Canada’s Chief Public Health Officer has said that COVID-19 variants now account for the majority of virus cases in the country.
Dr. Theresa Tam made the comments at a press conference on Friday, noting that the B.1.1.7 mutation accounts for over 95% of variant cases.
“Variants of concern now represent the majority of reported COVID-19 cases,” Tam said.
To date, there have been 106,800 variant cases detected across Canada. Of which 102,658 are the B.1.1.7 mutation, while the P.1 variant accounts for 3,507 cases, and the B.1.351 for 635.
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When asked if officials would close Canada’s international borders to prevent further spread of variants, Prime Minister Justin Trudeau said that the “importation” of the virus through Canada’s borders is “extremely low.”
Trudeau noted the strict testing and quarantine measures in place at both air and land borders have been “effective” at controlling the spread, and that the third wave has been mostly spurred by community transmission.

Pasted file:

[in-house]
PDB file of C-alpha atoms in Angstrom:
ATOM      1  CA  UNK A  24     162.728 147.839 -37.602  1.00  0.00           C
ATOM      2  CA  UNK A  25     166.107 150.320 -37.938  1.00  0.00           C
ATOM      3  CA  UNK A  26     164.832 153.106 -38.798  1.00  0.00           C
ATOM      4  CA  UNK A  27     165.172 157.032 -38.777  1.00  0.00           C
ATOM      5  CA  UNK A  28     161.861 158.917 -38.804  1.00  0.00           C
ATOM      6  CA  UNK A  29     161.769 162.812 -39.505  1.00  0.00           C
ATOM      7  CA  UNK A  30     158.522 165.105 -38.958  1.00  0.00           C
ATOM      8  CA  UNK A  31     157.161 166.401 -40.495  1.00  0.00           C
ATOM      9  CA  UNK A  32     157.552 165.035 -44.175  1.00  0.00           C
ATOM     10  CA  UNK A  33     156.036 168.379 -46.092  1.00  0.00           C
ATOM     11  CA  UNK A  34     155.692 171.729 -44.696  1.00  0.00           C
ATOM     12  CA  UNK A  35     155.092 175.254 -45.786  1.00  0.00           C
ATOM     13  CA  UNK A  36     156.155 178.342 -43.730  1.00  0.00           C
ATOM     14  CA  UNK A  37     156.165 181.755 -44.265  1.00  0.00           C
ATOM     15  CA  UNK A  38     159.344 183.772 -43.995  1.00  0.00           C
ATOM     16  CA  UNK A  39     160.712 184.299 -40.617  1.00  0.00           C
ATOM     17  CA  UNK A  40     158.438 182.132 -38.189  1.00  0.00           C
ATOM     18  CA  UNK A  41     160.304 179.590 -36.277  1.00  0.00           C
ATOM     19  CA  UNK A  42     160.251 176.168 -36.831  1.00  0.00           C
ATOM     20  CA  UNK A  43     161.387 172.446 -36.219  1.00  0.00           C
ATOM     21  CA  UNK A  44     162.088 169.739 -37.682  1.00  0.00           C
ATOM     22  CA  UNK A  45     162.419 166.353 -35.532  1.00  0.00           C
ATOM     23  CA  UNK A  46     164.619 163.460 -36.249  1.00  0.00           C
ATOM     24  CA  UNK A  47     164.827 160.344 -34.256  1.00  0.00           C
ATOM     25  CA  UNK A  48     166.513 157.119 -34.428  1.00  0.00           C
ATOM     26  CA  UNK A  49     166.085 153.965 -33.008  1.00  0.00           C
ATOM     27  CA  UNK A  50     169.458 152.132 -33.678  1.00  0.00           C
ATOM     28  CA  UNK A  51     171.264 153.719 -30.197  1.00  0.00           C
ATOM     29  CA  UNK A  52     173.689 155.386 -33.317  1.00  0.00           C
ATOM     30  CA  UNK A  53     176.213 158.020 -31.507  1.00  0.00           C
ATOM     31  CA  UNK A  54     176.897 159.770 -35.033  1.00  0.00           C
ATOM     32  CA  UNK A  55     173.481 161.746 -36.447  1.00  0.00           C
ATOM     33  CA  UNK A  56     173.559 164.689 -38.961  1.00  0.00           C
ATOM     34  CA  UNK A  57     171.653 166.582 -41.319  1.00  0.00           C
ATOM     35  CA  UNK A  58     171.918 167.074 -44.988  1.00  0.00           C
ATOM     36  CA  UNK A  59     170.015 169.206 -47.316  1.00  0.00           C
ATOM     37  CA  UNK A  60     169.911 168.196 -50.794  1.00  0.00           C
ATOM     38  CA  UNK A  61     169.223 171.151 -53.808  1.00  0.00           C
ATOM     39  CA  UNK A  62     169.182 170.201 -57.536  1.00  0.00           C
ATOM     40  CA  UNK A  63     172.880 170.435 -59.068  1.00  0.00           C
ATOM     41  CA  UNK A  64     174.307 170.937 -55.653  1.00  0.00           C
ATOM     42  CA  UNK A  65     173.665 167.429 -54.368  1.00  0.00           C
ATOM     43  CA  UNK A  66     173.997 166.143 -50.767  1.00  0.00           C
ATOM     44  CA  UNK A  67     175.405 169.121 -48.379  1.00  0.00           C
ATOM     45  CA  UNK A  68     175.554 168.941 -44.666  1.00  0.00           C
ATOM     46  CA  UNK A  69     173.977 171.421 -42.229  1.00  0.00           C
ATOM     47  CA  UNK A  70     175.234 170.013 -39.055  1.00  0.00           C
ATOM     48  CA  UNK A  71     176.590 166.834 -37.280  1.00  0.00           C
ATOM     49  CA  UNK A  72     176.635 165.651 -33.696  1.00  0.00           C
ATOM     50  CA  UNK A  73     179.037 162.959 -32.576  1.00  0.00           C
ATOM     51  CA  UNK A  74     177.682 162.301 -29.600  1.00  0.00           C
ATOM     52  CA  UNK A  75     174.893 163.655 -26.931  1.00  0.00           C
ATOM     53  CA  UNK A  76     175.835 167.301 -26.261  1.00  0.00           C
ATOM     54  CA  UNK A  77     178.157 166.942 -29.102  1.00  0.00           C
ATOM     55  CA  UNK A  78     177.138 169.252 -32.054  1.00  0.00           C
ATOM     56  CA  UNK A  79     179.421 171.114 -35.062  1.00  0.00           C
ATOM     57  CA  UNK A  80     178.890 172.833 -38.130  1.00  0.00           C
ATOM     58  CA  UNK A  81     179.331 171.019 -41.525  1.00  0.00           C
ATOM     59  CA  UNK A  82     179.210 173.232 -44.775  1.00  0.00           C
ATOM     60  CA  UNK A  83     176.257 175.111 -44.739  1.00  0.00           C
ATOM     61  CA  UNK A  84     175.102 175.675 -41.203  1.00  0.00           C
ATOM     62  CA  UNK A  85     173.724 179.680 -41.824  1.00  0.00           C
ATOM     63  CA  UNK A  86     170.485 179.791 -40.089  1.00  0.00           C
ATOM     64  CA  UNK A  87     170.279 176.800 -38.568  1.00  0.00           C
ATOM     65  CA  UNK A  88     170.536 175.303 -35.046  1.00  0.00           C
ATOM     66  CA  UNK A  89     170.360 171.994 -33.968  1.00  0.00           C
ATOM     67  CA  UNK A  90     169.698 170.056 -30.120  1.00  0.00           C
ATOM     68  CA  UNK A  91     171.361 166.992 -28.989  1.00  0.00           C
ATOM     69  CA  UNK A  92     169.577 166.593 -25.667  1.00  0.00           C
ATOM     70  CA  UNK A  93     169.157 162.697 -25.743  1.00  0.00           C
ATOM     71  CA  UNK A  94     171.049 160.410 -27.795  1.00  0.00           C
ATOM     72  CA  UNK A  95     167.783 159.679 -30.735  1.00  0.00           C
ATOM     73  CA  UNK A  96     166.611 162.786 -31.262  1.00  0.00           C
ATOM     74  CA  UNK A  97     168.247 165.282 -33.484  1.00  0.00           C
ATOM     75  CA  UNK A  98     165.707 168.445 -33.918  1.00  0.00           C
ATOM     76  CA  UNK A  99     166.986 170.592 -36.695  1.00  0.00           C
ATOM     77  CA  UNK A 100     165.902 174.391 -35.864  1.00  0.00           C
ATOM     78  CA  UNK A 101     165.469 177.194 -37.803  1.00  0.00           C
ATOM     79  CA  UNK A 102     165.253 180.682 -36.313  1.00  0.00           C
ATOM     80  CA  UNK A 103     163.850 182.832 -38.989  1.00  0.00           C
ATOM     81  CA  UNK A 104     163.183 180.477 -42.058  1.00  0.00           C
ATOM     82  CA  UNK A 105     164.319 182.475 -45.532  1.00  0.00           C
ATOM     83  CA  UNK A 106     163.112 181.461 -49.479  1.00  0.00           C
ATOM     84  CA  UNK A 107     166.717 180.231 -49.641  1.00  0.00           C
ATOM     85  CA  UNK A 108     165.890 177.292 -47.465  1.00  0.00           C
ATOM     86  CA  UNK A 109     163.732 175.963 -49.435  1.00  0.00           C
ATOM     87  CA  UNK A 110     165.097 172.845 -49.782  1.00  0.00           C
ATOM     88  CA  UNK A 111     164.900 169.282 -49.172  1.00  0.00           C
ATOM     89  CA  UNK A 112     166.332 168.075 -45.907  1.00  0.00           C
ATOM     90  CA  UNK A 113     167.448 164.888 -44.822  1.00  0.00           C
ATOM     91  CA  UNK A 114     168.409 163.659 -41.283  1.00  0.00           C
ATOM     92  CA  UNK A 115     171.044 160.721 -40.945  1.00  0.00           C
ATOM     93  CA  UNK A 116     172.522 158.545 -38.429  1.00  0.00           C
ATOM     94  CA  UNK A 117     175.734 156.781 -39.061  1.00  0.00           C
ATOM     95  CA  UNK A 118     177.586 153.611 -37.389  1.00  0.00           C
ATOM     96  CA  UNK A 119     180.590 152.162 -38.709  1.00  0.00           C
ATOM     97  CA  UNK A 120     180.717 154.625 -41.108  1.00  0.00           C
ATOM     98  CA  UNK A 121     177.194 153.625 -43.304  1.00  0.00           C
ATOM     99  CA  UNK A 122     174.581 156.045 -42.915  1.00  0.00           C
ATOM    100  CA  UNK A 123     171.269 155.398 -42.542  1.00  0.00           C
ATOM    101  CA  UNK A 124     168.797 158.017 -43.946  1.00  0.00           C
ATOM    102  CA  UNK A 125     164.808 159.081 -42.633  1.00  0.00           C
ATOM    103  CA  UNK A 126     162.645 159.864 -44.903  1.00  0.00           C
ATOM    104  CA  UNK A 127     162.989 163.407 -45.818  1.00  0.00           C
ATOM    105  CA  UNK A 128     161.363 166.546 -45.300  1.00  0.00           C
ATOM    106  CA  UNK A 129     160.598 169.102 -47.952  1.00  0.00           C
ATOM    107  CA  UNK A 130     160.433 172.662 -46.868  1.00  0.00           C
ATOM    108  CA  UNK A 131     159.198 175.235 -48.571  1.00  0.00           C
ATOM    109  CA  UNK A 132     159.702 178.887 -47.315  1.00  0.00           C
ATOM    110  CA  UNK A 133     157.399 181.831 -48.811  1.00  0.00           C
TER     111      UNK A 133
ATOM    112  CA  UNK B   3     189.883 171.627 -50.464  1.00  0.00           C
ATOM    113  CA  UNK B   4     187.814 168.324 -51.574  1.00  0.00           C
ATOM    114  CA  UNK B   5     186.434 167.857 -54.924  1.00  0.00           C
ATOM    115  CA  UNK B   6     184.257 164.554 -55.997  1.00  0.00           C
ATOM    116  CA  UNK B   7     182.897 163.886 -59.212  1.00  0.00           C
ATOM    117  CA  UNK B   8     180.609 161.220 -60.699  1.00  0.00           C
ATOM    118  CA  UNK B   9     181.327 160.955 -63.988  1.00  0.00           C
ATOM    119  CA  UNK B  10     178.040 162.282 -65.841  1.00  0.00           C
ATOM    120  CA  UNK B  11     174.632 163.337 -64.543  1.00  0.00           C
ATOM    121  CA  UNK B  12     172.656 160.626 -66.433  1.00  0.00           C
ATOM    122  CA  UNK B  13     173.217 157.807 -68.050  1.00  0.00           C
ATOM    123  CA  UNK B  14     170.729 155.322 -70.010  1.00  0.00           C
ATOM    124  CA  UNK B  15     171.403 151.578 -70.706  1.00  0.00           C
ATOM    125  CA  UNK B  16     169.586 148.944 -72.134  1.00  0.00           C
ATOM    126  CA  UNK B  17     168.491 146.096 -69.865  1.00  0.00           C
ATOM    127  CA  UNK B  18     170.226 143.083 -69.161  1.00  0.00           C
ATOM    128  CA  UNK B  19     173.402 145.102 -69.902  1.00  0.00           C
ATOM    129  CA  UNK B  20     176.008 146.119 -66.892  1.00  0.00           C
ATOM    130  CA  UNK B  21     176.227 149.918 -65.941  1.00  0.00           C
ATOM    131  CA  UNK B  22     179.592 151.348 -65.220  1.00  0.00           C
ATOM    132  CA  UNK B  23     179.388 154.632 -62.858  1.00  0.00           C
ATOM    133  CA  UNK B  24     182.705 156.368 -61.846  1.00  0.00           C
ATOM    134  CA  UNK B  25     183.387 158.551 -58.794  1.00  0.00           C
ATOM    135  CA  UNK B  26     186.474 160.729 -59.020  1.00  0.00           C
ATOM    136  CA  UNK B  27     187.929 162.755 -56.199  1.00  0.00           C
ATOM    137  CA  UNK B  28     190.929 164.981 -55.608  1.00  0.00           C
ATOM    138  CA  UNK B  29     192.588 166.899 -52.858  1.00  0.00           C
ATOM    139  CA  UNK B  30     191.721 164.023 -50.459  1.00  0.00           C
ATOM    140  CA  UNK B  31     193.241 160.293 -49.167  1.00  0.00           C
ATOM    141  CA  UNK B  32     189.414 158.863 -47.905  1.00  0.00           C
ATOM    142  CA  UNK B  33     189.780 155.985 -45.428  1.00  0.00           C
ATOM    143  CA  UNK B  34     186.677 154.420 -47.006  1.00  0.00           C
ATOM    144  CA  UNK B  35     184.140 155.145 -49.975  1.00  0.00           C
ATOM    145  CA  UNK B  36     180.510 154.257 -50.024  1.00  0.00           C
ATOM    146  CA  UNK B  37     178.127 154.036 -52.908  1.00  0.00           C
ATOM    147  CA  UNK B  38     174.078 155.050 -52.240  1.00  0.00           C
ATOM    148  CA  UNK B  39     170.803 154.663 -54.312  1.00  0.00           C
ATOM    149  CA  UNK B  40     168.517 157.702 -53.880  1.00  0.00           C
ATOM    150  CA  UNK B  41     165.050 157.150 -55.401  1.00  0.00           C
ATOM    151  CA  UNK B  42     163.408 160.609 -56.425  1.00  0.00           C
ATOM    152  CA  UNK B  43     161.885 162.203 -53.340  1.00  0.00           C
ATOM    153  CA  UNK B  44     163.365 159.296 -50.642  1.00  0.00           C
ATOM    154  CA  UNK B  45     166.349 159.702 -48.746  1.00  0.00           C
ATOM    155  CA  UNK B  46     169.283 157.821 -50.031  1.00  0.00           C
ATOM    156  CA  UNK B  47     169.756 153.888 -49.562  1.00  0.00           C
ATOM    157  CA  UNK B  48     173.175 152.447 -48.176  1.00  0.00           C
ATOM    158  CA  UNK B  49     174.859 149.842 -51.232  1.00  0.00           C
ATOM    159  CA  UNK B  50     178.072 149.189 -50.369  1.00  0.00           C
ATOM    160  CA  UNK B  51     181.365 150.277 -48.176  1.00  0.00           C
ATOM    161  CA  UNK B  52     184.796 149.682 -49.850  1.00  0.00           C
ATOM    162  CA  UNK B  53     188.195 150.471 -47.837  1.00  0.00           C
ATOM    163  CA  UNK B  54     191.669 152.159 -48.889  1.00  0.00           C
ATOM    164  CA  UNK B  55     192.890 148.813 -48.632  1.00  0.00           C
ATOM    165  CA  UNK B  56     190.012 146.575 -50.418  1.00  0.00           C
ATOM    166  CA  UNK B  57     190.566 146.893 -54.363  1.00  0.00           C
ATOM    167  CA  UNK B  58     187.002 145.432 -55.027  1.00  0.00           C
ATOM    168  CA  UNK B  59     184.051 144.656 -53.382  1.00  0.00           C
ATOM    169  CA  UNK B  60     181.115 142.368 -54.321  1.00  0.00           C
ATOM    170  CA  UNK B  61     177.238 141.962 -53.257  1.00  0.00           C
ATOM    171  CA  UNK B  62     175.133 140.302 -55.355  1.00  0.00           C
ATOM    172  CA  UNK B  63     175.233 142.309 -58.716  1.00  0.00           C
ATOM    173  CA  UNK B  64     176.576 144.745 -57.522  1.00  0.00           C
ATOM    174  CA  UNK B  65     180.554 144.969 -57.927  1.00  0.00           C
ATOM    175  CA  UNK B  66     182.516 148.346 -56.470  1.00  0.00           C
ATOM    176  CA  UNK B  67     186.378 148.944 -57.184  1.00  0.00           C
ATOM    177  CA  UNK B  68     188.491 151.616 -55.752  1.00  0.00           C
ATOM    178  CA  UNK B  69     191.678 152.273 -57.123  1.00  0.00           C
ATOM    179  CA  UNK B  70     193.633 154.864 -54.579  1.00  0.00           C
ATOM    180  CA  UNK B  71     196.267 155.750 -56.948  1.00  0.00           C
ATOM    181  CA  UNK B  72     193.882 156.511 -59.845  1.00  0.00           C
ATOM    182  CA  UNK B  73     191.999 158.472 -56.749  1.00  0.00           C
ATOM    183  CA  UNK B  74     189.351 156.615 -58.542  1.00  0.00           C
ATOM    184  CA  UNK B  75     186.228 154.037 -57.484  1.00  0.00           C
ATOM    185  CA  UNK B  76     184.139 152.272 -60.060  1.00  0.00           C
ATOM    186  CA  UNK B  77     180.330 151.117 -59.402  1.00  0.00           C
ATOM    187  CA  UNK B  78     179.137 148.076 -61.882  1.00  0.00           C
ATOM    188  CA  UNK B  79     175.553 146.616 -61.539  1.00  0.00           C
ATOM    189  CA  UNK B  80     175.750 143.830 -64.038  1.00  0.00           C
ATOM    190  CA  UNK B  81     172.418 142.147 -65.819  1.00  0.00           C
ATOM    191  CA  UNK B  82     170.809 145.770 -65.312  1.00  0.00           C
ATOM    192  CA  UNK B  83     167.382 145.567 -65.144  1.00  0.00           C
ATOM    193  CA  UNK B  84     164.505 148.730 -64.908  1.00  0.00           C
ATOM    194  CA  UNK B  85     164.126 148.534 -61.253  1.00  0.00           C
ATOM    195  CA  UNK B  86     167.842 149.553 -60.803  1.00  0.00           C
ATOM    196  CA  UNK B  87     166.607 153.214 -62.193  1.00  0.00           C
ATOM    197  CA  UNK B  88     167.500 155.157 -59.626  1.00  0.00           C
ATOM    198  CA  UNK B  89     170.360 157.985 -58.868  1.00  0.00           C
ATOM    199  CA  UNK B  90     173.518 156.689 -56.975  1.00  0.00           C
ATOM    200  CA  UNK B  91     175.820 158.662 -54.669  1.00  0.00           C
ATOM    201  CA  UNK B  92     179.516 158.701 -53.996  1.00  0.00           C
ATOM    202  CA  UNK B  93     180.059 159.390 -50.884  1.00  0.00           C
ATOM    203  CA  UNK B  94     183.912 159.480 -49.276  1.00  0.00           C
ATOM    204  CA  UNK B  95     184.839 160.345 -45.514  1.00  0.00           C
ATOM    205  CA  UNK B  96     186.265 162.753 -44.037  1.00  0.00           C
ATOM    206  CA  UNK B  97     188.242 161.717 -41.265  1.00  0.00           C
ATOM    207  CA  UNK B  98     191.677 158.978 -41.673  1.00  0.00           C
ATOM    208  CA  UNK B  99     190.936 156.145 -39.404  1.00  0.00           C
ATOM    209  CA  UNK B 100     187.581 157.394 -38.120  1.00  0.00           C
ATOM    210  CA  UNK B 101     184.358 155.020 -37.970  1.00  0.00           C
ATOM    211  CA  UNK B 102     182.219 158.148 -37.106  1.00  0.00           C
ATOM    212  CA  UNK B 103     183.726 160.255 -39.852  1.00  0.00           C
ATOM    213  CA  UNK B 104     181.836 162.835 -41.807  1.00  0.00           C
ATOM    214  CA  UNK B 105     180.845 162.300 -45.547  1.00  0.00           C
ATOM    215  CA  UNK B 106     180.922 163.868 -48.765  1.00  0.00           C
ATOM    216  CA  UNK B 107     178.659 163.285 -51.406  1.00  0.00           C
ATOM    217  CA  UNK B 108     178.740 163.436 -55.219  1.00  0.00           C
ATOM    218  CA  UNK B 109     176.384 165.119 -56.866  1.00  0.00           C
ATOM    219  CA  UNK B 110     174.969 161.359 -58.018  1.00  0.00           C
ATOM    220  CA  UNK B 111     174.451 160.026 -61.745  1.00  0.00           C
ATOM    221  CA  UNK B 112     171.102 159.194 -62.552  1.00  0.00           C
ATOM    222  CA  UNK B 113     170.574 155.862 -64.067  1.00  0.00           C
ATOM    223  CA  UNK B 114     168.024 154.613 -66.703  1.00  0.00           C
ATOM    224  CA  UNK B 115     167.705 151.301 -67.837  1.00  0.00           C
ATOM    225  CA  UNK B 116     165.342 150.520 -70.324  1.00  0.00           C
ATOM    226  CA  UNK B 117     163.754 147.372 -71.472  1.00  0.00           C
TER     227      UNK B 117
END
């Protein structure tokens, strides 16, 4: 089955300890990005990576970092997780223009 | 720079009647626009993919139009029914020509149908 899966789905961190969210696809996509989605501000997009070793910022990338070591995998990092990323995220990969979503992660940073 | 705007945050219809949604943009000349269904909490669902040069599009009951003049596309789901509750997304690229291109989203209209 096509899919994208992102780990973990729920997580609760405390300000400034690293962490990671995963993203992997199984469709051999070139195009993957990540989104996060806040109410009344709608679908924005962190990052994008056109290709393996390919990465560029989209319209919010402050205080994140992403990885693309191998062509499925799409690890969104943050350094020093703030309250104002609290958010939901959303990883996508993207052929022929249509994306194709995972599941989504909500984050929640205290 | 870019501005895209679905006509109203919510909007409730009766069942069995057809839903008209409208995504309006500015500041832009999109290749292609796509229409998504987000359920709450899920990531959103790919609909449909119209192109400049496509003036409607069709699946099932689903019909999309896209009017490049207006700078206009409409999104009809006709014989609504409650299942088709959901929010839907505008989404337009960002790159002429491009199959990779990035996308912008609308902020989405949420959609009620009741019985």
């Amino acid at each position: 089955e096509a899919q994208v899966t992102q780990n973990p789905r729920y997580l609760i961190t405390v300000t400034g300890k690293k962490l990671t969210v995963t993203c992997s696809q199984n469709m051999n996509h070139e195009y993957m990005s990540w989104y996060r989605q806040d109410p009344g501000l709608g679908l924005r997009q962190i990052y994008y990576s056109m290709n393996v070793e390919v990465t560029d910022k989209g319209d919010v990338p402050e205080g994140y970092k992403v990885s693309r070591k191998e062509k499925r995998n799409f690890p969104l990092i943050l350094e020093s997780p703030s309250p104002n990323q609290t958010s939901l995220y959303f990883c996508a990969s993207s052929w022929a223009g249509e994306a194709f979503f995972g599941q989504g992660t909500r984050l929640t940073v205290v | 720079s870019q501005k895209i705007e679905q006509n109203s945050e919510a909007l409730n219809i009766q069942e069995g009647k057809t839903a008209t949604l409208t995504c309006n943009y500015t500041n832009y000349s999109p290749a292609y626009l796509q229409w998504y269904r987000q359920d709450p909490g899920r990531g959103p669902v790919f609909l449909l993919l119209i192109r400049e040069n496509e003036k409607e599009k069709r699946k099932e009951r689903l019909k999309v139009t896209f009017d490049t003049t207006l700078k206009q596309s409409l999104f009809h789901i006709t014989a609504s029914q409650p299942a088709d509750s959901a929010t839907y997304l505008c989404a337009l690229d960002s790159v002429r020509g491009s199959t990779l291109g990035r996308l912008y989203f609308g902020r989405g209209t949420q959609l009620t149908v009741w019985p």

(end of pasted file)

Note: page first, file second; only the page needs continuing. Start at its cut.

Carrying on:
“The borders will never be 100% [at stopping] a virus that has the characteristics of COVID-19,” Tam said. “Even if you slow down things at the border, you still need the next stages.”
“Any variants can be squished and flattened in terms of its activity if the public health measures are in place domestically as well.”
Dr. Howard Njoo, the Deputy Chief Public Health Officer, commented that conversations regarding border restrictions “detract” from the “primary focus” of public health measures.
Ontario Premier Doug Ford has asked Trudeau to stop international students from entering Canada. Trudeau said the request would be “formalized” later on Friday.
“The virus keeps changing. It is an ongoing event,” Tam said. “As the virus is adapting to the human population… [what] we’re seeing is that some of them are more transmissible.”
“I think that all viruses are going to become more transmissible over time.”
To date, Canada has seen 1,211,083 COVID-19 cases and 24,169 virus-related deaths.